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Robin D.
Robin D., Senior Tax Advisor 4
Category: Tax
Satisfied Customers: 13605
Experience:  15years with H & R Block. Divisional leader, Instructor
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I have been unemployed since June 2013. I was laid-off from

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I have been unemployed since June 2013. I was laid-off from the company that sponsored my 401K in October of 2010. Since that time I have been only able to find short-term, consulting contracts. I have exhausted my savings and am considering a hardship withdrawal from my 401K Plan to pay my mortgage. I was 54 years old at the time I was laid-off from the 401K sponsoring company. I am currently 57 years old.
Question: Will the 10% early withdrawal penalty apply to the amount I withdraw? Or, are there any ways in which I can avoid the early withdrawal penalty? I have been told that taking the withdrawal distribution in installments may be a possible option for avoiding the early withdrawal penalty?

Thank You,

Robin D. :

Hello and thanks for trusting me to help you today. I am a tax adviser with over 15 years of experience.
Unfortunately, yes. If you receive a distribution then you would have the 10% penalty.
If you were released from the job after you had reached 55 then that would be an exception.
Of course there are other regular exceptions. Maybe the one that would help you is for medical.

Robin D. :

Distributions to the extent you have deductible medical expenses (medical expenses that exceed 7.5% of your adjusted gross income), whether or not you itemize your deductions for the year. This would include insurance too if you continued to pay your health insurance (maybe through COBRA).

Robin D. :

Installment distributions--- Yes, Distributions made as part of a series of substantially equal periodic payments over your life expectancy or the life expectancies of you and your designated beneficiary are an exception.

Robin D. :

These are referred to as T72 because of the IRC that covers this, 72(t)(2)(A)(iv)

Robin D. :

You would use the form 5329 when you file your return if you can use either of these ways to show the relief from the 10% penalty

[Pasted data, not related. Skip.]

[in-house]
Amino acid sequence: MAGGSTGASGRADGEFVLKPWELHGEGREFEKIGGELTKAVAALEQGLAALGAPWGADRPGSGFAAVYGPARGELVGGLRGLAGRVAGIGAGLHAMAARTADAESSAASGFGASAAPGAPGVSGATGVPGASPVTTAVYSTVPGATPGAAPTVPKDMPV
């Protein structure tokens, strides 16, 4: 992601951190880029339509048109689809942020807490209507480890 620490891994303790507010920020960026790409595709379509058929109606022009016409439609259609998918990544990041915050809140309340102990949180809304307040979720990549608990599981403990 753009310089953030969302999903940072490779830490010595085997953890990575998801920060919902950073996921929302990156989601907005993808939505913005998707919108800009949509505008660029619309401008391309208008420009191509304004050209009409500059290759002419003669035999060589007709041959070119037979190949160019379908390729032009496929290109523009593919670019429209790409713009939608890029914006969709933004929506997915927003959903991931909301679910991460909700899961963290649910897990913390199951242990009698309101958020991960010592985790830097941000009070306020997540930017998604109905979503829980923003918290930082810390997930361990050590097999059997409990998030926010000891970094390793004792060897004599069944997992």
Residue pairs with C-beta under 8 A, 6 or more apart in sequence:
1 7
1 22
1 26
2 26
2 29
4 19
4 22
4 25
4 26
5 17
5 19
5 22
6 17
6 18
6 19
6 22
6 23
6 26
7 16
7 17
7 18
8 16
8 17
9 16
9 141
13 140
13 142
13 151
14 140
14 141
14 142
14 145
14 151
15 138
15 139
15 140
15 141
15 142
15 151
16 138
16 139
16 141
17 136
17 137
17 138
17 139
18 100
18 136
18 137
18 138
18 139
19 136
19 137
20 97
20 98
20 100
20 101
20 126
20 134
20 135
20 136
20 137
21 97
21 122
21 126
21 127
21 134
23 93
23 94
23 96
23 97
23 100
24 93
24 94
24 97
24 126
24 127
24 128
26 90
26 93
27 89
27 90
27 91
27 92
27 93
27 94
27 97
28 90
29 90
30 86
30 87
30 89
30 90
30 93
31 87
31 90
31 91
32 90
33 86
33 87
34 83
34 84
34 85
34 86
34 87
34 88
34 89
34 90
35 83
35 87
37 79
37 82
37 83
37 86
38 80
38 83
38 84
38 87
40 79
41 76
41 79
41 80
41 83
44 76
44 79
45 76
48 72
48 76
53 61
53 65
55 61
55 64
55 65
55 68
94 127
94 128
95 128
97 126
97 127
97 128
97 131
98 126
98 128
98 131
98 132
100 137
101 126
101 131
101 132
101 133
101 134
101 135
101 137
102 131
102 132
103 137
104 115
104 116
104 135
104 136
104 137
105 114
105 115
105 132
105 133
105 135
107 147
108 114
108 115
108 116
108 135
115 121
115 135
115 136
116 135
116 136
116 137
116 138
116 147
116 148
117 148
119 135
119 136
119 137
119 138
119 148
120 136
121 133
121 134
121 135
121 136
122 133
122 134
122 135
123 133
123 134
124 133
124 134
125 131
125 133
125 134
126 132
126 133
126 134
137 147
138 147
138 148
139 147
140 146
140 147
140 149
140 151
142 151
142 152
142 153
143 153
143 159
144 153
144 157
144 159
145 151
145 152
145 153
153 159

Robin D. :

My goal is to give you excellent service. If you are satisfied, please rate me. If you have follow-up questions on this same topic, use the reply box below. To start a new conversation with me on a new topic request me again.

Customer:

OK. My 401K is with Vanguard. The advisor indicated I can initiate installment withdrawals while I am out of work and terminate the withdrawals, once I am back at work. Will this approach work? Or, are there other conditions as to what qualifies as; "substantially equal periodic payments over your life expectancy"?

Robin D. :

It could but you would have to follow the rules if you modify the distributions (stop them when you return to work).
If the series of substantially equal periodic payments is subsequently modified (other than by reason of death or disability) within 5 years of the date of the first payment, or, if later, age 59½ (before you turn 59 1/2), the exception to the 10% tax does not apply. In that case, your tax for the modification year is increased by the amount that would have been imposed (but for the exception), plus interest for the deferral period.

Robin D. :

So you would have to wait till you were more than 59 1/2 to stop them.

Customer:

OK. I think I understand. So, the 5329 form will be needed for the year I receive any distribution?

Robin D. :

That is correct

Customer:

OK. Thank You

Robin D. :

You are most welcome.
Your positive rating is always thanks enough.

Robin D. :

And if you’re a subscription customer, feel free to add me to your Preferred Expert Team so we can work together in the future

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